In previous months, several studies showed that certain categories of patients with a weakened immune system, such as transplant recipients, were much less likely to develop antibodies after two doses than the general population.
While research showed that the booster generally improved the situation, this was not true for all immunosuppressed individuals.
For example, a study by the Rabin Medical Center-Beilinson Campus in Petah Tikva and Clalit Health Services in August showed that among lung-transplant recipients, 33% developed antibodies after the booster, compared with 18% after the first two shots.
For heart-transplant recipients, the rates were 58% after the third shot and 31% after the second. Among liver-transplant recipients, 71% developed antibodies after the third shot, compared with 47% after the second.
The advisory panel is due to discuss the option for a fourth vaccine later this week.
According to Prof. Cyrille Cohen, head of the immunology lab at Bar-Ilan University, the move makes sense.
“We know that three shots are needed by people with a functional immune system,” Cohen said. “Immunosuppressed patients got their third vaccine already almost six months ago, so it is not a bad idea to offer them another booster, since they are at high risk.”
According to the scientist, it is hard to know if it is going to help.
“It is very complex to answer the question without actually carrying out the procedure,” he said. “We saw how with the third vaccine many were skeptical as Israel started to administer it, and now most of the world agrees that it is needed.”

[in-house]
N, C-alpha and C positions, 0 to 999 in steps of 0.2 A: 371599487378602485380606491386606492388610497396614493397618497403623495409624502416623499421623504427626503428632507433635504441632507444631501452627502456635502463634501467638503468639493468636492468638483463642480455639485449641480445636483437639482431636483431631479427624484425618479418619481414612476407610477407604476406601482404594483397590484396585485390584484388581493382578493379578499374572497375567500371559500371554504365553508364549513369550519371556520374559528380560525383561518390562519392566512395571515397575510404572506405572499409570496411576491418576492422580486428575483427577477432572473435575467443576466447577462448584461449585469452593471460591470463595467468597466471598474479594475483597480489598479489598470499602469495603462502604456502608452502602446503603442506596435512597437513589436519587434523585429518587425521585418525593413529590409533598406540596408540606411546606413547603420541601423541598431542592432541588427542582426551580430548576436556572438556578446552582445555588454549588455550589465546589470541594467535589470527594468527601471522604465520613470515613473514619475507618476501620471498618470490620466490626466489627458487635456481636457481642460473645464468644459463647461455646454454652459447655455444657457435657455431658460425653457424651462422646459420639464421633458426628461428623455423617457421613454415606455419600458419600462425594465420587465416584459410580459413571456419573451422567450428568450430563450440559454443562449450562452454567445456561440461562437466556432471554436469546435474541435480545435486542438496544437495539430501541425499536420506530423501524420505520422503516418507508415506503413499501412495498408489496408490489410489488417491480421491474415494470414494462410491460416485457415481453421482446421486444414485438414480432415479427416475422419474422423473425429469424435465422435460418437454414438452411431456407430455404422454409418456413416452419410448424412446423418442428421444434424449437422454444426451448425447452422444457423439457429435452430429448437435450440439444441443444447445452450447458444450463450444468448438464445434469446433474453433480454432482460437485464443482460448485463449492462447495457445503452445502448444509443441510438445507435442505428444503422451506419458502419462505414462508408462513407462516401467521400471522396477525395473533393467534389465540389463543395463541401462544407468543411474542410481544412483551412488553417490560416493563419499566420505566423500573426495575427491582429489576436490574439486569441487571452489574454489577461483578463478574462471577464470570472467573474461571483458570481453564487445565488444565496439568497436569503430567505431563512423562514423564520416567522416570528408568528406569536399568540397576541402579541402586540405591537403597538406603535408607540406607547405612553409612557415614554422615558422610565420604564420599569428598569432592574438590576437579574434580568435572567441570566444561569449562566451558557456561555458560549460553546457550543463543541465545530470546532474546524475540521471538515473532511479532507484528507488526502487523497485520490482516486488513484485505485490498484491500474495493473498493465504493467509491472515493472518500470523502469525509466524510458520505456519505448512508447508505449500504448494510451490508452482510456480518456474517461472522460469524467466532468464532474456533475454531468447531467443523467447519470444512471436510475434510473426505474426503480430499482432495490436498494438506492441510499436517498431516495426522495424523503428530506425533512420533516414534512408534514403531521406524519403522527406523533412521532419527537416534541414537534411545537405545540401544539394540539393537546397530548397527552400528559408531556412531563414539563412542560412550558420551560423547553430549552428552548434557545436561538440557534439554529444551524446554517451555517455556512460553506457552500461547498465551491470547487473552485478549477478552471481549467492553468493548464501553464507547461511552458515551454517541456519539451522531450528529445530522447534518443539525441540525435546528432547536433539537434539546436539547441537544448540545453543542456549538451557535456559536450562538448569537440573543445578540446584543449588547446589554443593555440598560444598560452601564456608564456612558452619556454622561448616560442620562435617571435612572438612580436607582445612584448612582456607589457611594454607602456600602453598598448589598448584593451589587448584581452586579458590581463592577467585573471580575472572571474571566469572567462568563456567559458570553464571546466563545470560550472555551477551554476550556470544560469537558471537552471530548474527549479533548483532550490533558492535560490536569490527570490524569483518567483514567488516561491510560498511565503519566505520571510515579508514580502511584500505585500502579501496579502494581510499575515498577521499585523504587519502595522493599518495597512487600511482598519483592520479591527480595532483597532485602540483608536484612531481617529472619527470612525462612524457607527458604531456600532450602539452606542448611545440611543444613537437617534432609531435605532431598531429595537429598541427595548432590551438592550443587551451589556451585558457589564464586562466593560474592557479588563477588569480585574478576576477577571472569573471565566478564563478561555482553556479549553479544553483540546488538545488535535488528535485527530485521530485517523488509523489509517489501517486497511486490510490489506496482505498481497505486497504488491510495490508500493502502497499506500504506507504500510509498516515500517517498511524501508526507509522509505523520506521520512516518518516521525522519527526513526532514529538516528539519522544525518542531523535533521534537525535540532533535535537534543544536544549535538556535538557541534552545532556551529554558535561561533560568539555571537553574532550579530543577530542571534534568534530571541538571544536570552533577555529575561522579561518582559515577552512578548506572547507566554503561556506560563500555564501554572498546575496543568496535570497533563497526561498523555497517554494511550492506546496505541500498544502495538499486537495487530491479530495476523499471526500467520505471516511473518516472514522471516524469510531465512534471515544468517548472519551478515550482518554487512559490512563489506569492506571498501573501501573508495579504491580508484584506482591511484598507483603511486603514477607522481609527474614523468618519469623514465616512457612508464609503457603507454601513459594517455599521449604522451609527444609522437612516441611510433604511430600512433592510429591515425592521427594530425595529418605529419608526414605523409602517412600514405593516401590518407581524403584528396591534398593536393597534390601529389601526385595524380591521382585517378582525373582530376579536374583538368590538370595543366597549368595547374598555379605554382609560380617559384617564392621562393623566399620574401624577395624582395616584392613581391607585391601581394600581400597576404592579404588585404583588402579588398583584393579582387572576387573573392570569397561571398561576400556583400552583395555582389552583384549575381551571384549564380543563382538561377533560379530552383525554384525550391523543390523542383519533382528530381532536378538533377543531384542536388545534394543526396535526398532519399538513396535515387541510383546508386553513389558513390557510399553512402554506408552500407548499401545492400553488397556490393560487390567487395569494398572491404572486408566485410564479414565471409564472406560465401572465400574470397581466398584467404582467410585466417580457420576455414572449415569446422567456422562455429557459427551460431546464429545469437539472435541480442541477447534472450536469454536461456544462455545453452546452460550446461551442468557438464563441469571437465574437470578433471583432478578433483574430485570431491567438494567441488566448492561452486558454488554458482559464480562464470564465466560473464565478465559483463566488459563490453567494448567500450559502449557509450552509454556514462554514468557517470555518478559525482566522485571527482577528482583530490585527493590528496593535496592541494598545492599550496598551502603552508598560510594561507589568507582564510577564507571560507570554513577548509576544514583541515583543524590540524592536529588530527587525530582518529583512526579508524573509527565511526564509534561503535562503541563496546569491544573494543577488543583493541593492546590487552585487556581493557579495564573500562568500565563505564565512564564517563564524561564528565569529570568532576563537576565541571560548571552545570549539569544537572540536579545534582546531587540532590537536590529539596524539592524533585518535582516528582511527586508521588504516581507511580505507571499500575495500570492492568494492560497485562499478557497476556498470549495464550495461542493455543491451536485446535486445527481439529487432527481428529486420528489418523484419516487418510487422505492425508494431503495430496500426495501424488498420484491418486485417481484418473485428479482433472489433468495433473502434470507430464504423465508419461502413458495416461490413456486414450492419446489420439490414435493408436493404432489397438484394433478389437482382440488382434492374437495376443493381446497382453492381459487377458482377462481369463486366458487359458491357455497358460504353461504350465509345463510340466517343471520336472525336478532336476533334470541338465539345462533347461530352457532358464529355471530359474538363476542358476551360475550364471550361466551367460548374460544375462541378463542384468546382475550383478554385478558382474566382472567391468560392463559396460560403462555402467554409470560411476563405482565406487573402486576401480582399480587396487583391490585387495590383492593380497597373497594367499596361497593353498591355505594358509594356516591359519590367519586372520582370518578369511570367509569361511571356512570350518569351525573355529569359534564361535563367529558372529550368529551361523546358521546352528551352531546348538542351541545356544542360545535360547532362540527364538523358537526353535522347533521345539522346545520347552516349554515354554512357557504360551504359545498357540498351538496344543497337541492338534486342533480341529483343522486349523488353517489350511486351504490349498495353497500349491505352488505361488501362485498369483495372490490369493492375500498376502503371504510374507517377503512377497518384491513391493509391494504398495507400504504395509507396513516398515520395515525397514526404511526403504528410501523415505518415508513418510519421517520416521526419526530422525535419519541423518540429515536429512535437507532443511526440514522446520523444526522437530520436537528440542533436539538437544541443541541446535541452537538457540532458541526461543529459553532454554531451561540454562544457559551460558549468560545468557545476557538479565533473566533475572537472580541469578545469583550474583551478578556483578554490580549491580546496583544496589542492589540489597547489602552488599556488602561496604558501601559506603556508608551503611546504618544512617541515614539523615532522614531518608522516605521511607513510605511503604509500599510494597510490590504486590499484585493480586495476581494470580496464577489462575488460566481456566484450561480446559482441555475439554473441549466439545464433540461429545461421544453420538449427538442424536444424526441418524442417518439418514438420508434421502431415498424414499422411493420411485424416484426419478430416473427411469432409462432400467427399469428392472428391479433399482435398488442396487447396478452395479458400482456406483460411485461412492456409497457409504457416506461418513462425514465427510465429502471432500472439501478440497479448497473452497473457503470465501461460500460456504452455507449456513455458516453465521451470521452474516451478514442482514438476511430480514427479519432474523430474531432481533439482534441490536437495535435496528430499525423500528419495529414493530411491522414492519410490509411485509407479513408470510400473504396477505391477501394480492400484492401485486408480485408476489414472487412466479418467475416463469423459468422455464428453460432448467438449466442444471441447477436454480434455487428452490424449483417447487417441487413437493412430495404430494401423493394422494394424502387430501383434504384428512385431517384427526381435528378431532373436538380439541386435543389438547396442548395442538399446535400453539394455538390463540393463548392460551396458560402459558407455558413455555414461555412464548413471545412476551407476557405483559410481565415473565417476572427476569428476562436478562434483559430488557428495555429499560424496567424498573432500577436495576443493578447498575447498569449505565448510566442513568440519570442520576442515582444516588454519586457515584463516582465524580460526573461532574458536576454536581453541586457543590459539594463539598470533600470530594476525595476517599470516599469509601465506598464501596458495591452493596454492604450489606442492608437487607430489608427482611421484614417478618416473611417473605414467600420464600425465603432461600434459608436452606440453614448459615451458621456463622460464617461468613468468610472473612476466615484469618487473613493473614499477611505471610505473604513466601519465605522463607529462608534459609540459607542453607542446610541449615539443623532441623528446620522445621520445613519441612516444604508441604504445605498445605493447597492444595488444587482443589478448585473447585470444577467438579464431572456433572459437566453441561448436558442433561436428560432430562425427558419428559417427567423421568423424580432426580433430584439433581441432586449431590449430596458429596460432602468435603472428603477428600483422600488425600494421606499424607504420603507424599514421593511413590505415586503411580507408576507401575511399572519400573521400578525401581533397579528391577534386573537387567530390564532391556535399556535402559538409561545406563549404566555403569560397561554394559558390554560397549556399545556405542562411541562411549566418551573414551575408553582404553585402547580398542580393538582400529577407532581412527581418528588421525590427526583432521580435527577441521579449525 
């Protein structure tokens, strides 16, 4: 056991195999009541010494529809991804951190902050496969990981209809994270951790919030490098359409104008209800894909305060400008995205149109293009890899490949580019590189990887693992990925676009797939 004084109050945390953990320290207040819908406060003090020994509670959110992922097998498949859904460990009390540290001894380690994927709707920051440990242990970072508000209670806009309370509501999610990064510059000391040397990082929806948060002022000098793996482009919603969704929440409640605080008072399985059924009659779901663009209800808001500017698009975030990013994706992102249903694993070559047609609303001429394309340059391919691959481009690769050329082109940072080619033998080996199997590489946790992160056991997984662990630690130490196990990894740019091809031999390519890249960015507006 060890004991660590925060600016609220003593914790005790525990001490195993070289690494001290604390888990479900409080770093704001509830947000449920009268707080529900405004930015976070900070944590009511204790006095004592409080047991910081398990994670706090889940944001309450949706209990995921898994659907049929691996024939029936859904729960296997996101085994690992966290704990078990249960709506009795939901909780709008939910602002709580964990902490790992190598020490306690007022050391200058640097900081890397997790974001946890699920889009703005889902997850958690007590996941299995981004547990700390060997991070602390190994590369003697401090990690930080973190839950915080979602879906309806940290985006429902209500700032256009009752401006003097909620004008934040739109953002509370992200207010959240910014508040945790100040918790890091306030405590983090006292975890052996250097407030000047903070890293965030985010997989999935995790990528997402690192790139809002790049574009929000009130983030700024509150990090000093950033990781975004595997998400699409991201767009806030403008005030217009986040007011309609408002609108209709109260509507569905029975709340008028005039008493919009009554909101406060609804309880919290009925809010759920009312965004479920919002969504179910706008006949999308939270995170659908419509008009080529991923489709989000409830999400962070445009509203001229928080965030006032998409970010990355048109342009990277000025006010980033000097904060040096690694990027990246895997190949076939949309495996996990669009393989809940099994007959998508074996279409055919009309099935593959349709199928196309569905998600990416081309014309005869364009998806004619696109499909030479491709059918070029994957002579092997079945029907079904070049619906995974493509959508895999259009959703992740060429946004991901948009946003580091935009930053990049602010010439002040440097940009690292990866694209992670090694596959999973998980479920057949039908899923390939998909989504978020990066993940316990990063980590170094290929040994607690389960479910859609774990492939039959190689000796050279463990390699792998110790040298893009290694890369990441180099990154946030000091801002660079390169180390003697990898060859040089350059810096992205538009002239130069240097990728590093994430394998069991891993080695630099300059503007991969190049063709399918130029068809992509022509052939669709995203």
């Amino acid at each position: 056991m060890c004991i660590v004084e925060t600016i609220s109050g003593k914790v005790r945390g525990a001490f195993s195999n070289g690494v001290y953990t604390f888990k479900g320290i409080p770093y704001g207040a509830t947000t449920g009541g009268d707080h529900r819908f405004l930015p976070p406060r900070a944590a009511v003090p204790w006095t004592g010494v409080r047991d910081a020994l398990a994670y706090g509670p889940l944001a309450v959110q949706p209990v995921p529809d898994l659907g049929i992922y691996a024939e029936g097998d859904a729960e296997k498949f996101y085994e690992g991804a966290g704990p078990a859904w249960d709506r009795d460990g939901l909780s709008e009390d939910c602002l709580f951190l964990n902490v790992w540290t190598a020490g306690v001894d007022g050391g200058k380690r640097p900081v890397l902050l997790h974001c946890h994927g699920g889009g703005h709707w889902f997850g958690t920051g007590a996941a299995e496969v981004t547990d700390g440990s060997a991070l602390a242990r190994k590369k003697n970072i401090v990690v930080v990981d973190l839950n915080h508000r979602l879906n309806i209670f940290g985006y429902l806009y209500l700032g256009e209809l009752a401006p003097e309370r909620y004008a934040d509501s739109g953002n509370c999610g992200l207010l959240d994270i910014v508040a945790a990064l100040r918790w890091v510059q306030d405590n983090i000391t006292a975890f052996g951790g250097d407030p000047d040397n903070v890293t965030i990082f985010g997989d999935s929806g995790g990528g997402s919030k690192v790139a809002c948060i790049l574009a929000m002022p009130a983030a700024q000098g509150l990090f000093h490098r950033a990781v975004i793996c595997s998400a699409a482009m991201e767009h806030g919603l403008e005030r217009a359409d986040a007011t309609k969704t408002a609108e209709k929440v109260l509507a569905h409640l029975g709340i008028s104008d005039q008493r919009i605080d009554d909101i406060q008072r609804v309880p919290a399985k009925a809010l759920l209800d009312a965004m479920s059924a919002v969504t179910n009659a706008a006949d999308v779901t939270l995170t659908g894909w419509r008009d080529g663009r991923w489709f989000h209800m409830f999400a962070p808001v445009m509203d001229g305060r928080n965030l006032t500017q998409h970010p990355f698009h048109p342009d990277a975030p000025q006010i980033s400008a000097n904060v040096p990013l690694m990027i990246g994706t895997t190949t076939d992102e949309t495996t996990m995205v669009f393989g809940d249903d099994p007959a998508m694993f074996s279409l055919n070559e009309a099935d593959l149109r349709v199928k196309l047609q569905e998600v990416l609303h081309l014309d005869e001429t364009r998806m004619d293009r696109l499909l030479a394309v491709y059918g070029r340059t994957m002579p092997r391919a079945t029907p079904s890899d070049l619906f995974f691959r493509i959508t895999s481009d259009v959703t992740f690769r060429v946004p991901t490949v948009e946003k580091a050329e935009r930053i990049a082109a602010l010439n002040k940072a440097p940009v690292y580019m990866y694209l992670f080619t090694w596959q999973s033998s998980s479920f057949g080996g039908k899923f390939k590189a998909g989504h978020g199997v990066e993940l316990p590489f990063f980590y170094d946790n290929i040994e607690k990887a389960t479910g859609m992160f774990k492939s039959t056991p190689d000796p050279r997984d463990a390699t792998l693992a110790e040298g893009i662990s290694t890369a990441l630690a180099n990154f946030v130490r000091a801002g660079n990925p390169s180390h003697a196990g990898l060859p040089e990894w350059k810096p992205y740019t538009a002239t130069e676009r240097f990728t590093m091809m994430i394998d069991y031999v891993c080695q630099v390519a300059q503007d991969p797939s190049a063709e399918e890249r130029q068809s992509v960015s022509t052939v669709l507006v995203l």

The crucial element to consider is whether a fourth shot would be safe. According to Cohen, since most side effects associated with the Pfizer vaccine are somehow connected to an overreaction of the immune system, then the additional shot should not be an issue for patients whose system does not react strongly enough.
“Most side-effects we have seen are associated with inflammation or autoimmune syndromes, so it is less likely that these patients develop them,” he said.
The professor also noted that as it happened with the third vaccine, not all immunosuppressed patients should be considered in the same way.
“There is a difference between, for example, transplant recipients, whose immune system is weakened on purpose, and cancer patients, whose immune systems become sometimes weakened as a side effect of treatment,” Cohen said.
In July, the Health Ministry started to administer booster shots to specific categories of patients.
For example, cancer patients suffering from solid tumors such as breast, lung or colon cancer did not qualify, while people with rheumatological or autoimmune diseases being treated with specific drugs, and those with certain hematologic malignancies and heart, lung, kidney or liver transplant recipients, did qualify, according to the ministry.
Asked if the idea of a fourth vaccine could weaken the public’s trust in vaccination, Cohen said it was important to remember that not all vaccines are the same, and it is not unusual for some of them to be administered on a regular basis.
“There are some vaccines that are very efficient, like the ones against childhood diseases,” he said. “There are others that are good to prevent severe diseases but not so effective to prevent infection. There are vaccines that need to be administered every year, like the one against the flu.
“I think that eventually, a mix between vaccines and natural exposure will help us make the coronavirus less threatening,” Cohen said. “At the moment, vaccines are the best way to fight the pandemic, and we have to be grateful for that.”